Friday, October 06, 2006

He's Gone! Moss is Gone! (24th Viewing)

Gentle readers, in light of my inability to watch much of the Skins/Jaguars original broadcast, allow me to present to you the analysis of a gentlemen I call Herbs. He's one of those fanatic, dress-like-an-idiot-on-gameday diehards who outfit their unwitting infant sons in burgundy and gold. When the Redskins lose, he is unapproachable by family. Herbs has been known to get into juvenile, finger-pointing shouting matches with drunk Dallas fans.

He is my brother, and I couldn't be more proud. In an email to me this week, he offered these thoughts on Sunday's win:

The ‘skins are now #3 in total offense for the NFL. They are #4 in time of possession in the NFL. Now if that ain’t a sign of good things to come…

Total offense shows that Al Saunder’s offense is starting to click, especially when you consider how lackluster the first two games were, and how that probably dragged their stats down. I have the OT period on TIVO, and have watched it no less than 5 times this week, and seeing Santana catch that pass, and hearing the crowd ramp up to a deafening roar as he started sprinting down the sidelines, still gives me goosebumps. In all likelihood, our offensive prayers have been answered. Now, if Gregg Williams can get the defense, currently middle-o-the-pack 15th, motivated (and still have a shot of taking over as the ‘skins head coach when Gibbs does Retirement #2), we will look a lot like the Bears do now. And be a Super Bowl contender by December. You heard it here first – as long as Portis is healthy, Brunell is healthy, and we have a minimum of two of our receivers excelling (between Moss, Randle El, Lloyd, and Cooley – we’ve got a glut, I think David Patten is the new coordinator of the Redskin cheerleaders), I can’t see why we can’t contend for the big game.

I will admit that, since Monday, I've seen Moss' touchdown no less than 10 times. I finally caught the overtime on the ten minute NFL On Demand recap, and got to enjoy Larry Michaels screaming "He's gone! He's gone! He's gone!" until I had my fill.

By the way, has anyone determined why Sam Huff is still on the broadcast team? I respect that the's a Redskin legend, but he exclaimed that #47 Chris Cooley was hurt trying to make a tackle on defense (it was really #41 Curry Burns); and then he almost ruined the moment of Moss' winning score by saying "that's his second one!" when everyone who watched the last three hours of football knew it was his third. His wisdom on a long Jaguars touchdown pass was summed up with "you live by the blitz, you die by the blitz." Thanks for the insight, Sam. Does he have blackmail pictures of Dan Snyder shining Jerry Jones' shoes or something?

I recorded the NFL Network Replay of the game and was pretty impressed: it's the entire game, minus timeouts and worthless plays, straight from the network broadcast. Plus you get insightful, postgame conference nuggets from the players and coaches after big plays. I immediately fast forwarded to the overtime period and watched Santana's catch and run three or four times there, basking in the hysteria of the crowd as they realized that Moss had broken free of the double team and was headed for glory.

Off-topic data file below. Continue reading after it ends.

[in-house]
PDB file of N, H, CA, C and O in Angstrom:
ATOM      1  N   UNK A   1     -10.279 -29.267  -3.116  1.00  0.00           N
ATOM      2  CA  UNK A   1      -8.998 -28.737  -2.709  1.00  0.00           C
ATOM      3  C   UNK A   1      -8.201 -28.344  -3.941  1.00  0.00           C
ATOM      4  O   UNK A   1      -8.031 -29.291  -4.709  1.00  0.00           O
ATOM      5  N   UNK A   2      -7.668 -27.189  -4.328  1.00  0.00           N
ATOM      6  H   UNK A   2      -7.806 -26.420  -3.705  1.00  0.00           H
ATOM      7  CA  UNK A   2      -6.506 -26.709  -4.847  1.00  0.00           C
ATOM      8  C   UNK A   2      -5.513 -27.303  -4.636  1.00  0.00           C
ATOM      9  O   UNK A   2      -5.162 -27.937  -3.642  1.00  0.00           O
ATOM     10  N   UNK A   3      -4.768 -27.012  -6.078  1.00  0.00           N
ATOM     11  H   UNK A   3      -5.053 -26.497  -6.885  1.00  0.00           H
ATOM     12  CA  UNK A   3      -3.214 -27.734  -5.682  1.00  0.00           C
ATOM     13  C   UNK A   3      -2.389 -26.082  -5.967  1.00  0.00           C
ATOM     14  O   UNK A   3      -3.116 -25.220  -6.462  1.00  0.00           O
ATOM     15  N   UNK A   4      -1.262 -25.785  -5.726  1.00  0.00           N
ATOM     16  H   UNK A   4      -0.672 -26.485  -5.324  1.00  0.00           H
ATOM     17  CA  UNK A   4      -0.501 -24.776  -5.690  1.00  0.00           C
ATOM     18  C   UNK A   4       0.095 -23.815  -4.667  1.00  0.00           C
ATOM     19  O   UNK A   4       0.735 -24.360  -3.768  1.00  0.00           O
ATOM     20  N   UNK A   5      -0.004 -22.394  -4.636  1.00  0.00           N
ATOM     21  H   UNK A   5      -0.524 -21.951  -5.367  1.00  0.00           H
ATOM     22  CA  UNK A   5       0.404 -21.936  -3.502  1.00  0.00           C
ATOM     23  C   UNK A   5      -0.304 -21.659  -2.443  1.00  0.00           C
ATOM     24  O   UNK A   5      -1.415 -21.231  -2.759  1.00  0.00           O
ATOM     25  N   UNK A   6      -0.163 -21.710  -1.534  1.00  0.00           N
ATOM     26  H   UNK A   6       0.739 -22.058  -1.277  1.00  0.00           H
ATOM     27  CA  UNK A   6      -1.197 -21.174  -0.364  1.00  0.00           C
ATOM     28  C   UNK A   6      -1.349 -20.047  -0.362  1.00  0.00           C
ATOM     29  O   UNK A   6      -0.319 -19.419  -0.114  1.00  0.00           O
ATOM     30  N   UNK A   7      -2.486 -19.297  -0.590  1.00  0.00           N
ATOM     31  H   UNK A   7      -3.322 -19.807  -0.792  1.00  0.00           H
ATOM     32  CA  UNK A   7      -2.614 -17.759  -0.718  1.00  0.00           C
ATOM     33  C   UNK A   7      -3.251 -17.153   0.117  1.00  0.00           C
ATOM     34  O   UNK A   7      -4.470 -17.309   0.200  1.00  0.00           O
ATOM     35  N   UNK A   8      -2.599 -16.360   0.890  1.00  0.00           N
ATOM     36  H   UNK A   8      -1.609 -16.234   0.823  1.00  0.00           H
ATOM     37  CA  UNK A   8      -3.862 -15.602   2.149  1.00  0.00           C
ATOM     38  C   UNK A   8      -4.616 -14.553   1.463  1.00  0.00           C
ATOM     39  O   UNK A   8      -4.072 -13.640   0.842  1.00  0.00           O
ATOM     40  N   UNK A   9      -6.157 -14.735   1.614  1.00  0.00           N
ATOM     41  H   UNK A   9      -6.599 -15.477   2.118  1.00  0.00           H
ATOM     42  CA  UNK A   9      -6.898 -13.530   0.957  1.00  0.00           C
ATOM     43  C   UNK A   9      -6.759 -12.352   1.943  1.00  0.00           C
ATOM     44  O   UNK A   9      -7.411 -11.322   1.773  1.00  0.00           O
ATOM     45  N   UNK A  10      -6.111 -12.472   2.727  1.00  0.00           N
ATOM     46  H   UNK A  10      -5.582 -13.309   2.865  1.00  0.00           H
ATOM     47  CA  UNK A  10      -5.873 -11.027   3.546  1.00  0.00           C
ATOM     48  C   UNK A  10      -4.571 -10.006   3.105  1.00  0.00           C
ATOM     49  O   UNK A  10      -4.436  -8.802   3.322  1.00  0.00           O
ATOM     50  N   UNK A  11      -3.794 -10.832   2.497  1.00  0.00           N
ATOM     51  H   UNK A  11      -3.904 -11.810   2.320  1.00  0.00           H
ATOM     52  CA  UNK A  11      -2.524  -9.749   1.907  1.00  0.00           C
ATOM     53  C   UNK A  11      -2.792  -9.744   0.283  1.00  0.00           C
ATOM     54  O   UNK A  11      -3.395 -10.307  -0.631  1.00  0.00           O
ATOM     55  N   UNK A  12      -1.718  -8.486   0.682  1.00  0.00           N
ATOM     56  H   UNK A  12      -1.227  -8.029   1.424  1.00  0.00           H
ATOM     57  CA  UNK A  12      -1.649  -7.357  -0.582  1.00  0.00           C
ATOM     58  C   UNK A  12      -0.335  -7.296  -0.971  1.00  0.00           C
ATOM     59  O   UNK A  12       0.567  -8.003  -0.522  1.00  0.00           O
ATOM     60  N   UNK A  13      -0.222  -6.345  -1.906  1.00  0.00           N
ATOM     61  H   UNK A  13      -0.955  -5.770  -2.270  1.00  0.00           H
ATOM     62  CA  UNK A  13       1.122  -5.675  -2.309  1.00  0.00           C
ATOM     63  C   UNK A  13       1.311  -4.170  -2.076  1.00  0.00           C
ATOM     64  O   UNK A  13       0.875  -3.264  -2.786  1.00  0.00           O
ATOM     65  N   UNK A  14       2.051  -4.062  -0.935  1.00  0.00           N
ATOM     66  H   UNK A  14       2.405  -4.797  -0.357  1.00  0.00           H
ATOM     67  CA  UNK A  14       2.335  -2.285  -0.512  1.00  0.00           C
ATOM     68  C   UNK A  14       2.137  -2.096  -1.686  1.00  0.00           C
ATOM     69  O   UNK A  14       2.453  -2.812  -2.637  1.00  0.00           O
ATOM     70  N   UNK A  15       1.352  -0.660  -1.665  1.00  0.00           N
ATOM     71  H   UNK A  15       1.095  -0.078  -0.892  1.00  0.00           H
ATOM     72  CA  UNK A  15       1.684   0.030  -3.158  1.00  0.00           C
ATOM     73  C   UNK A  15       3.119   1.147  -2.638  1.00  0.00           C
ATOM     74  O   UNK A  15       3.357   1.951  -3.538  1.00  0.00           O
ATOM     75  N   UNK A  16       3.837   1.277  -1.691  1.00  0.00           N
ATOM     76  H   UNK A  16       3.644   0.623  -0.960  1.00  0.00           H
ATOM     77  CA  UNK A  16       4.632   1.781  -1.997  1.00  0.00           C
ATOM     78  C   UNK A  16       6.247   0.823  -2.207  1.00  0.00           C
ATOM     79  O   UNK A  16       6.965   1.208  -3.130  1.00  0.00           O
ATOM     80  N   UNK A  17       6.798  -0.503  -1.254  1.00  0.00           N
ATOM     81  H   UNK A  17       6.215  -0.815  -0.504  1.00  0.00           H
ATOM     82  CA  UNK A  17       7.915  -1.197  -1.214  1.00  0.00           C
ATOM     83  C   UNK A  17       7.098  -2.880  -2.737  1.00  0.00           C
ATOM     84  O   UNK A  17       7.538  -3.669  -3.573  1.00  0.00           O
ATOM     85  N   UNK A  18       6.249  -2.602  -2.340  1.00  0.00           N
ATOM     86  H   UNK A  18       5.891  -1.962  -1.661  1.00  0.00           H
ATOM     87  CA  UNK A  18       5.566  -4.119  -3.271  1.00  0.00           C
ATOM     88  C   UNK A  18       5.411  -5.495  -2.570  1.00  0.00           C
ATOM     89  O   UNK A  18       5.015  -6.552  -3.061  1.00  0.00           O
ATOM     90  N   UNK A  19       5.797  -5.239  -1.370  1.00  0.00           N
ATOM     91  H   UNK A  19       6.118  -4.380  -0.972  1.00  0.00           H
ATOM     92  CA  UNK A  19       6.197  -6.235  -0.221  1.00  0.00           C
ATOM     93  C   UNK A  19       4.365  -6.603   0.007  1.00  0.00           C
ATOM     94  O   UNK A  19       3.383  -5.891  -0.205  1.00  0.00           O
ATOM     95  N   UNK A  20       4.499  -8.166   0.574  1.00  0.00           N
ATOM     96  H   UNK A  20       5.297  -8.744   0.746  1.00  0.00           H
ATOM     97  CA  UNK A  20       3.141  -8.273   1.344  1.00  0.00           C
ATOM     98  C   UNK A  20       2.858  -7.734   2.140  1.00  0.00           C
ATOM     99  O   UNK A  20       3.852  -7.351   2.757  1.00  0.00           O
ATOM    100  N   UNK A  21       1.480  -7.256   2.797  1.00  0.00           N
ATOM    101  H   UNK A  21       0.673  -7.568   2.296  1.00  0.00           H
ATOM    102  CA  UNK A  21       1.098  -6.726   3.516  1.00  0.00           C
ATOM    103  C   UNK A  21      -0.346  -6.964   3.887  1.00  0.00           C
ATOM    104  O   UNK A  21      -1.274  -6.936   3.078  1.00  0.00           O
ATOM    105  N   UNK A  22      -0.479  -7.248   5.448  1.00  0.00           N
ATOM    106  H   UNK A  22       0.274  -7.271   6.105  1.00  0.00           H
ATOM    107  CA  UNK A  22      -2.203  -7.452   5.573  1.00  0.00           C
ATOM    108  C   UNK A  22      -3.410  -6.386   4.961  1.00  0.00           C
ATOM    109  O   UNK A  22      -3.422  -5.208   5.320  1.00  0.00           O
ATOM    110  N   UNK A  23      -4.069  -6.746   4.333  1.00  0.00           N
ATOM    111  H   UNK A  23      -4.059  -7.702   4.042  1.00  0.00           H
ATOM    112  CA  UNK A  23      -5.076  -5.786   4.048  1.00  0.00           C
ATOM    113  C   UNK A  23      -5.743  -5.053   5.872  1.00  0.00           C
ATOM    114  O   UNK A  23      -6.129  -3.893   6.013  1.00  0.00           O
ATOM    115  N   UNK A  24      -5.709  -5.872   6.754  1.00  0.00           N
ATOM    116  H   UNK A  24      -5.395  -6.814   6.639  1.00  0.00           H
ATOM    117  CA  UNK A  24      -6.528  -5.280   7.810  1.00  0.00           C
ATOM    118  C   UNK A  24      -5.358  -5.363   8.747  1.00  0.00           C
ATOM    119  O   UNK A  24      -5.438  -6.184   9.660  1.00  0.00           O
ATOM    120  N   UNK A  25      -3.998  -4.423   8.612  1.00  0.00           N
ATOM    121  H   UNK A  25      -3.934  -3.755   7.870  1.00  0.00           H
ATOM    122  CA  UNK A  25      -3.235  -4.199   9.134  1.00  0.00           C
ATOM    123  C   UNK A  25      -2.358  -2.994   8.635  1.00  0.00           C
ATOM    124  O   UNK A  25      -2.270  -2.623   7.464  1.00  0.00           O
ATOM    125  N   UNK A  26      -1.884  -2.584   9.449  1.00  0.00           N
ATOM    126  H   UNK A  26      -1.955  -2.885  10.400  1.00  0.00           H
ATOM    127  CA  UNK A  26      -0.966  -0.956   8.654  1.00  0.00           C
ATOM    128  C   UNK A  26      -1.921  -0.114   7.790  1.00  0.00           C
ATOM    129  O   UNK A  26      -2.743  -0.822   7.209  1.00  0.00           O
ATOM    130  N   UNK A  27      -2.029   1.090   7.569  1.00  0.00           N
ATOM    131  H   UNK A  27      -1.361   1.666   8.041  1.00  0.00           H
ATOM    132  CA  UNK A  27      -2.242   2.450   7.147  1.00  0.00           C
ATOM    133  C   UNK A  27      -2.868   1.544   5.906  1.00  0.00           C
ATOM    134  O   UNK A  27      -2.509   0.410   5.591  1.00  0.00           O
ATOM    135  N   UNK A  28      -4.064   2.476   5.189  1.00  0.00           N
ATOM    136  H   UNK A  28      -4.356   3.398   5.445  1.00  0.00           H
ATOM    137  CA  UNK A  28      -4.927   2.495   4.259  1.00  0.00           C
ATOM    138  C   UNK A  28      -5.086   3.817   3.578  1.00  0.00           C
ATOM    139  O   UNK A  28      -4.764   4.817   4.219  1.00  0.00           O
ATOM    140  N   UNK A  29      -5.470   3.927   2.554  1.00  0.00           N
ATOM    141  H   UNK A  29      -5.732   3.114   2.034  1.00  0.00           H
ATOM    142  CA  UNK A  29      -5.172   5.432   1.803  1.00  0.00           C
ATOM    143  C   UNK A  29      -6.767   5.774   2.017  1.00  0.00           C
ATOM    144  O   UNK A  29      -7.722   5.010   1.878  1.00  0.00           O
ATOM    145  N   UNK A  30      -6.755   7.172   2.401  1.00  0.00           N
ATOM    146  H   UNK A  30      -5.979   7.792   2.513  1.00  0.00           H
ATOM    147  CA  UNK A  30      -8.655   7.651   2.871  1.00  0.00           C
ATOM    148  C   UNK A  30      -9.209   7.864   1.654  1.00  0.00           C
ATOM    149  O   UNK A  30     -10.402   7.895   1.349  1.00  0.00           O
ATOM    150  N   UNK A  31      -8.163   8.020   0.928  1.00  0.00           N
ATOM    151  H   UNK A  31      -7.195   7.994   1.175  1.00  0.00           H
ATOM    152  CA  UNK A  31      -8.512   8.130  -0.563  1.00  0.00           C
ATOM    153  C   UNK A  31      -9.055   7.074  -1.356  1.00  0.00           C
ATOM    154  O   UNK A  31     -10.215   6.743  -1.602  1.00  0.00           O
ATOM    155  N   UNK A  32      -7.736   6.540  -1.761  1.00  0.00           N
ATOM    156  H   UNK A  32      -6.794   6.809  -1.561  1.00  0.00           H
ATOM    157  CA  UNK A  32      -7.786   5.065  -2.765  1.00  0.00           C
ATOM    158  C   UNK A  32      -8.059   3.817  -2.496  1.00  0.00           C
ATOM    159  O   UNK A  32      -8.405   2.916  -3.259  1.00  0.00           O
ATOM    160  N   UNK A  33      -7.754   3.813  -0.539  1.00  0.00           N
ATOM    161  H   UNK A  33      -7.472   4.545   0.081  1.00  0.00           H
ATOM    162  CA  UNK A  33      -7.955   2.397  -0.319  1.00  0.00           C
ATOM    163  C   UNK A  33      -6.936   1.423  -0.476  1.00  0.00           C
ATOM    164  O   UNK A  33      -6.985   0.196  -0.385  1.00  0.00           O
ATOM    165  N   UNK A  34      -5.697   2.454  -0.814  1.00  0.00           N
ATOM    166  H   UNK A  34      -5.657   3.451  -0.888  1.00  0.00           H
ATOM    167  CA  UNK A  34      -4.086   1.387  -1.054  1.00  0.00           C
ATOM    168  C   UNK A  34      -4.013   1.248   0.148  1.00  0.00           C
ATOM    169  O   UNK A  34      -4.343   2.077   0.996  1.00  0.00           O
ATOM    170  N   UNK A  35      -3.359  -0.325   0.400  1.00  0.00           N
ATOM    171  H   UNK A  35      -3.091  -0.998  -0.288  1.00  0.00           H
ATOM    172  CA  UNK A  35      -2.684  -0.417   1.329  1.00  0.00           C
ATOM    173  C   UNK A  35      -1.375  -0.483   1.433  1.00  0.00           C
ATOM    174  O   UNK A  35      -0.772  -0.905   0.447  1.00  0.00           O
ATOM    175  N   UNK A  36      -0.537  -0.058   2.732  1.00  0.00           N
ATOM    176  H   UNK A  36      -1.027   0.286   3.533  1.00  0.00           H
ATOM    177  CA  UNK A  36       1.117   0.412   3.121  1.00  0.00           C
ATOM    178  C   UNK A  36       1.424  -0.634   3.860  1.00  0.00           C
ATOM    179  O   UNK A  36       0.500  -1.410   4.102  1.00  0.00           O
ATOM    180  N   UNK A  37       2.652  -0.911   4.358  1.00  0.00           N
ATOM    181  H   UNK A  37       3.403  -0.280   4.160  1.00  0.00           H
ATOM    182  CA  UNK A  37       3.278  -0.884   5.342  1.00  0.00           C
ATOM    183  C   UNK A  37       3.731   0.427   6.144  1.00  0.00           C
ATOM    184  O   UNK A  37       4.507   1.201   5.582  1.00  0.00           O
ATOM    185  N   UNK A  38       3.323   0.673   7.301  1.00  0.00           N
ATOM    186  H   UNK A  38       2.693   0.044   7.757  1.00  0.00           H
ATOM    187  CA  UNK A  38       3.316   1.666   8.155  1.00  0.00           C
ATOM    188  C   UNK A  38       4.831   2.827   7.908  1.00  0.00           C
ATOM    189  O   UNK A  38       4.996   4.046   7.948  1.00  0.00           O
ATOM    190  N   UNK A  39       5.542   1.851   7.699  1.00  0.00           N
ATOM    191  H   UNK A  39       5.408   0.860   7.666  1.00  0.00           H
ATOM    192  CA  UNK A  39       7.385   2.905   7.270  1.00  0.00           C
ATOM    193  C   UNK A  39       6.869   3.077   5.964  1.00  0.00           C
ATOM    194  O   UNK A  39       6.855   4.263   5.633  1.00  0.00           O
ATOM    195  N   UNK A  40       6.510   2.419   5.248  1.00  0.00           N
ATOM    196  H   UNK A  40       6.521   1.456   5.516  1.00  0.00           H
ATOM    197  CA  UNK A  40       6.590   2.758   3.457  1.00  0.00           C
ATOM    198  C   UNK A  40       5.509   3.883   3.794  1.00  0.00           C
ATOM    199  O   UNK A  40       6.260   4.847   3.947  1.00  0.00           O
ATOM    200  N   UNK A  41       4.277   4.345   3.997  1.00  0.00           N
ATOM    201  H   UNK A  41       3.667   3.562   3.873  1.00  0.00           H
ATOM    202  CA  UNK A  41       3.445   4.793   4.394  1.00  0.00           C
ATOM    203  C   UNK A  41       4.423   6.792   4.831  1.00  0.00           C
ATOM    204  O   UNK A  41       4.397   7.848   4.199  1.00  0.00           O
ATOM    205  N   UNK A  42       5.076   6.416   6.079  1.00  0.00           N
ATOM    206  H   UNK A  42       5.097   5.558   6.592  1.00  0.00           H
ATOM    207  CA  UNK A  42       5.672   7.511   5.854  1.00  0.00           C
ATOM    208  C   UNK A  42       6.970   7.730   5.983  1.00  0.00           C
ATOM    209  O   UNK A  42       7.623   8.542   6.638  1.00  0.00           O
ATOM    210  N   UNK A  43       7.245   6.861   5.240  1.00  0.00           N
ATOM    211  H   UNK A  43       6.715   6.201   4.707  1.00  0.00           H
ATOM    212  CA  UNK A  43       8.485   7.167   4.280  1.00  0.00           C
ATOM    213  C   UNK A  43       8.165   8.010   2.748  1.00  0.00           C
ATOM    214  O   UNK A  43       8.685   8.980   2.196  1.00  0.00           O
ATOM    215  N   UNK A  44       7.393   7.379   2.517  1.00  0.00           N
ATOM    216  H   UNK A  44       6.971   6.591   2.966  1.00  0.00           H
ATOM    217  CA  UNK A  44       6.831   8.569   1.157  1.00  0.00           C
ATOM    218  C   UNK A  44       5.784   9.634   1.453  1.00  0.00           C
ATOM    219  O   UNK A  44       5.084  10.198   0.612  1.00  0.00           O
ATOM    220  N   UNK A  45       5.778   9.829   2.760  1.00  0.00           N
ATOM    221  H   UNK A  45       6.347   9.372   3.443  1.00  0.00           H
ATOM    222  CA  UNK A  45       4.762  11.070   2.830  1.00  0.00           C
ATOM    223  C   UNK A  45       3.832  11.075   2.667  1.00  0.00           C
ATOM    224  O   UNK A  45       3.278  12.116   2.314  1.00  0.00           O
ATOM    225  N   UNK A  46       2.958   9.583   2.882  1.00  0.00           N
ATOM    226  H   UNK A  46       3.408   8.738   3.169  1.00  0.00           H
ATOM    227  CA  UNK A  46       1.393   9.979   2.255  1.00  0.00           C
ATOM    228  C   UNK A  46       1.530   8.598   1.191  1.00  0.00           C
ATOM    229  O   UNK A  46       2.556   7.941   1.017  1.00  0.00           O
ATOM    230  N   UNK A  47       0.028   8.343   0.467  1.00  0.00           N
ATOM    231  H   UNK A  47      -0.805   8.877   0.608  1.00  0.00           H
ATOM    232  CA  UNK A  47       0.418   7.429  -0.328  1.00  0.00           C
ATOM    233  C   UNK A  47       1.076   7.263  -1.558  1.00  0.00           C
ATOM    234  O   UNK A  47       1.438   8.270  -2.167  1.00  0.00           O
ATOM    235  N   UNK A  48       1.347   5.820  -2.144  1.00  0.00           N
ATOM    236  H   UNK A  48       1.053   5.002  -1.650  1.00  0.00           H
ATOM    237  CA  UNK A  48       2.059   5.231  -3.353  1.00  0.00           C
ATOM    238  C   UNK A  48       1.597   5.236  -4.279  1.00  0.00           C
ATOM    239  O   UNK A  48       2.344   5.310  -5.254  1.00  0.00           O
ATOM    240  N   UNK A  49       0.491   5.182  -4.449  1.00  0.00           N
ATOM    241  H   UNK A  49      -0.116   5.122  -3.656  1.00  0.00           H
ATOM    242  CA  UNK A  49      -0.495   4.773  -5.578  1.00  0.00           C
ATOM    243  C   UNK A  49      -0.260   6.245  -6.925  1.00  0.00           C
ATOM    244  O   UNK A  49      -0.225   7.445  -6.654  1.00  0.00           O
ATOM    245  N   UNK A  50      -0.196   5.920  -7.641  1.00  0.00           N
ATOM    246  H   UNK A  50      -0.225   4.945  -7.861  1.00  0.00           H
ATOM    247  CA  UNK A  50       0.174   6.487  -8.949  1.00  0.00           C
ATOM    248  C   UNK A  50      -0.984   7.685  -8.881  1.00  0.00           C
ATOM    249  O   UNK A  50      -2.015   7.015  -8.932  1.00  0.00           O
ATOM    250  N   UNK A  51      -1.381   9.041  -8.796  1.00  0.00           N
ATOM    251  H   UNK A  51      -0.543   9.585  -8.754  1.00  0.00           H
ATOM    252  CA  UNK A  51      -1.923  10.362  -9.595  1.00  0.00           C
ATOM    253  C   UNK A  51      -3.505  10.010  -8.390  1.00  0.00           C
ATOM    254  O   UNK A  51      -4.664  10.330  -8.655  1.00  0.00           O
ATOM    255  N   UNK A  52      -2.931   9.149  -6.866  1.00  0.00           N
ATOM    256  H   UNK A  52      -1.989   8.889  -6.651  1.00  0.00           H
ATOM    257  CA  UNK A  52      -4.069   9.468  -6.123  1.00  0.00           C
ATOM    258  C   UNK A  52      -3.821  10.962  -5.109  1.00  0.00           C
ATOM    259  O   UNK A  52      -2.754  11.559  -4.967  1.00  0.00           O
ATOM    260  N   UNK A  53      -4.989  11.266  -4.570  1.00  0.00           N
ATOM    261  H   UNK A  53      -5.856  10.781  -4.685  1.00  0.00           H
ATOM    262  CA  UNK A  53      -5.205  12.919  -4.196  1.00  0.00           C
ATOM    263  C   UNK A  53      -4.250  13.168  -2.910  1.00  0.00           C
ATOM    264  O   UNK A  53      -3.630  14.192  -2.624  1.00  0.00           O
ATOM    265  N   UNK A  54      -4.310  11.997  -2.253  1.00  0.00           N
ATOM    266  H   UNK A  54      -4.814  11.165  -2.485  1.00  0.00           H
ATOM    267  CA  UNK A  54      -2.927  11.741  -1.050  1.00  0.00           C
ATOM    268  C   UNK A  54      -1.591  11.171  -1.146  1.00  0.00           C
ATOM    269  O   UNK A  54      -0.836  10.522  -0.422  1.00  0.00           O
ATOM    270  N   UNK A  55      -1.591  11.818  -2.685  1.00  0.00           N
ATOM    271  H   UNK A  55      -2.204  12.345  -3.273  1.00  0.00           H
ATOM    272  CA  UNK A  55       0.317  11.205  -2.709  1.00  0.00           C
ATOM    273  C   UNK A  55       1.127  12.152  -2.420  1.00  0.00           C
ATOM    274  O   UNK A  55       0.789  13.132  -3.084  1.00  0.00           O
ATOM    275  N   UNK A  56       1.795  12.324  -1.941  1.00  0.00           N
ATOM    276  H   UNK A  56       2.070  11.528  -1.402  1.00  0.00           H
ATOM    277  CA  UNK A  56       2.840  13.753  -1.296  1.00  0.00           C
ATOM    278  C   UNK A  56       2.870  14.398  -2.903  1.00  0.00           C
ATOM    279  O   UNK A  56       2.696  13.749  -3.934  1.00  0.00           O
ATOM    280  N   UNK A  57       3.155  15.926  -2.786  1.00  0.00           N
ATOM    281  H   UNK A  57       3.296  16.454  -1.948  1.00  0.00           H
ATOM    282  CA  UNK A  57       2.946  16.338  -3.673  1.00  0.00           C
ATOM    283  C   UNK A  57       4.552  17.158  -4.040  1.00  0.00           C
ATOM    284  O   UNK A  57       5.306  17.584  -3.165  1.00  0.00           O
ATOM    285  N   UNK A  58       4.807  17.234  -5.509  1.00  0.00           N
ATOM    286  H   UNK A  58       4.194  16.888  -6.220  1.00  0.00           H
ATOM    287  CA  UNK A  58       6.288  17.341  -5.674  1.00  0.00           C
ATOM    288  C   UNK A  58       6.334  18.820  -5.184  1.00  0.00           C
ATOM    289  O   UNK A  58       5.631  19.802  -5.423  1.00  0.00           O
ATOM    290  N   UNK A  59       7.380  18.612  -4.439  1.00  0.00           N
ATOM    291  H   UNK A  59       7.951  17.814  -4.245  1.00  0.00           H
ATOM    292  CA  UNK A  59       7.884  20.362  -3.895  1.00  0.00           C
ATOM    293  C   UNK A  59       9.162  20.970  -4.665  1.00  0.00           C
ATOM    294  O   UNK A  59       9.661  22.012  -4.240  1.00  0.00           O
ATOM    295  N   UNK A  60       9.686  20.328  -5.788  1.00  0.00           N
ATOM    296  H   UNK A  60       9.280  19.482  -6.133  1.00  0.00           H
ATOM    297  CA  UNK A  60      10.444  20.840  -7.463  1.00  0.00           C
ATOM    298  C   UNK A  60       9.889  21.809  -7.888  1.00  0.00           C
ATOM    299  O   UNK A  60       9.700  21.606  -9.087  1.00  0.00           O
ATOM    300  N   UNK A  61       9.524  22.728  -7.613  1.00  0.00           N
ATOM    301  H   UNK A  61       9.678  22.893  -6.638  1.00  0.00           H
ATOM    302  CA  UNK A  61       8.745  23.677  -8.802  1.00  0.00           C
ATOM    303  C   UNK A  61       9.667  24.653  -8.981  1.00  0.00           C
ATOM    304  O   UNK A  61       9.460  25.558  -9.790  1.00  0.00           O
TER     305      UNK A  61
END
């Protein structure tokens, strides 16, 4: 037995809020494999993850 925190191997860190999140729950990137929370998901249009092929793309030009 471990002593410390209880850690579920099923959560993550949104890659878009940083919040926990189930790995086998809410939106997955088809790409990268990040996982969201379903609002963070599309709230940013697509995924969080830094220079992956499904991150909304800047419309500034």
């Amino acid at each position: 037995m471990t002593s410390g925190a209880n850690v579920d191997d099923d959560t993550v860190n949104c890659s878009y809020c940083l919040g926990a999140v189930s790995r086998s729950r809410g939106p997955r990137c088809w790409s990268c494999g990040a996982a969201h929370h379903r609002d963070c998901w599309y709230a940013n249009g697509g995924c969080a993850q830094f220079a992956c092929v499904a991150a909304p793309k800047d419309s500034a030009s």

And then, when it was rebroadcast in the middle of Thursday afternoon, I watched it again. And again. It was just that great a moment. If ever there was a moment when the stadium police should have allowed fans to run onto the field, like a high school beating its homecoming rival, that was it. "Oh my! Down go the goalposts!" Dick Enberg would say...

That said, the Redskins have some issues which they had best address come Sunday in their NFC East battle with Sabado Gigante. Principally I'd be concerned about the defense. Herbs is right--the offense is clicking enough that they should be able to adjust their attack to whatever the Giants D allows. But nearly every team this season has been able to beat the defense to convert critical 3rd downs, and what's worse, do so with big plays. Defensive coach Gregg Williams seemed satisfied with Sunday's performance, excusing the long Jaguars gains with "we sometimes played too aggressively." I'll agree. Shawn Taylor was an absolute monster on the field, making his presence known with teeth-rattling hits to Jacksonville receivers. But he can also take horrible pursuit angles, as he did on Maurice Jones-Drew's long touchdown scamper. Meanwhile, cornerback Kenny Wright sometimes looks like the second coming of Ade Jimoh, getting burned on curl routes near the sidelines.

So if I'm gameplanning against Washington, I'd prepare for safety blitzes up the middle from Archuletta or Taylor with dump off screens to Barber. If I'm the Redskins, I would fake my blitzes early, then attempt delayed blitzes, then in the third quarter, return to the standard attack.
But this should be a great game, as most NFC East battles tend to be. The other East game should be good, too, but contains 87% more drama with the T.O./Philadelphia reunion. With the Giants, Eagles, Skins and Cowchips being so evenly matched, the only way to ascend to the crown is to win your divisional road games. Here's to hoping Washington can pull it off.

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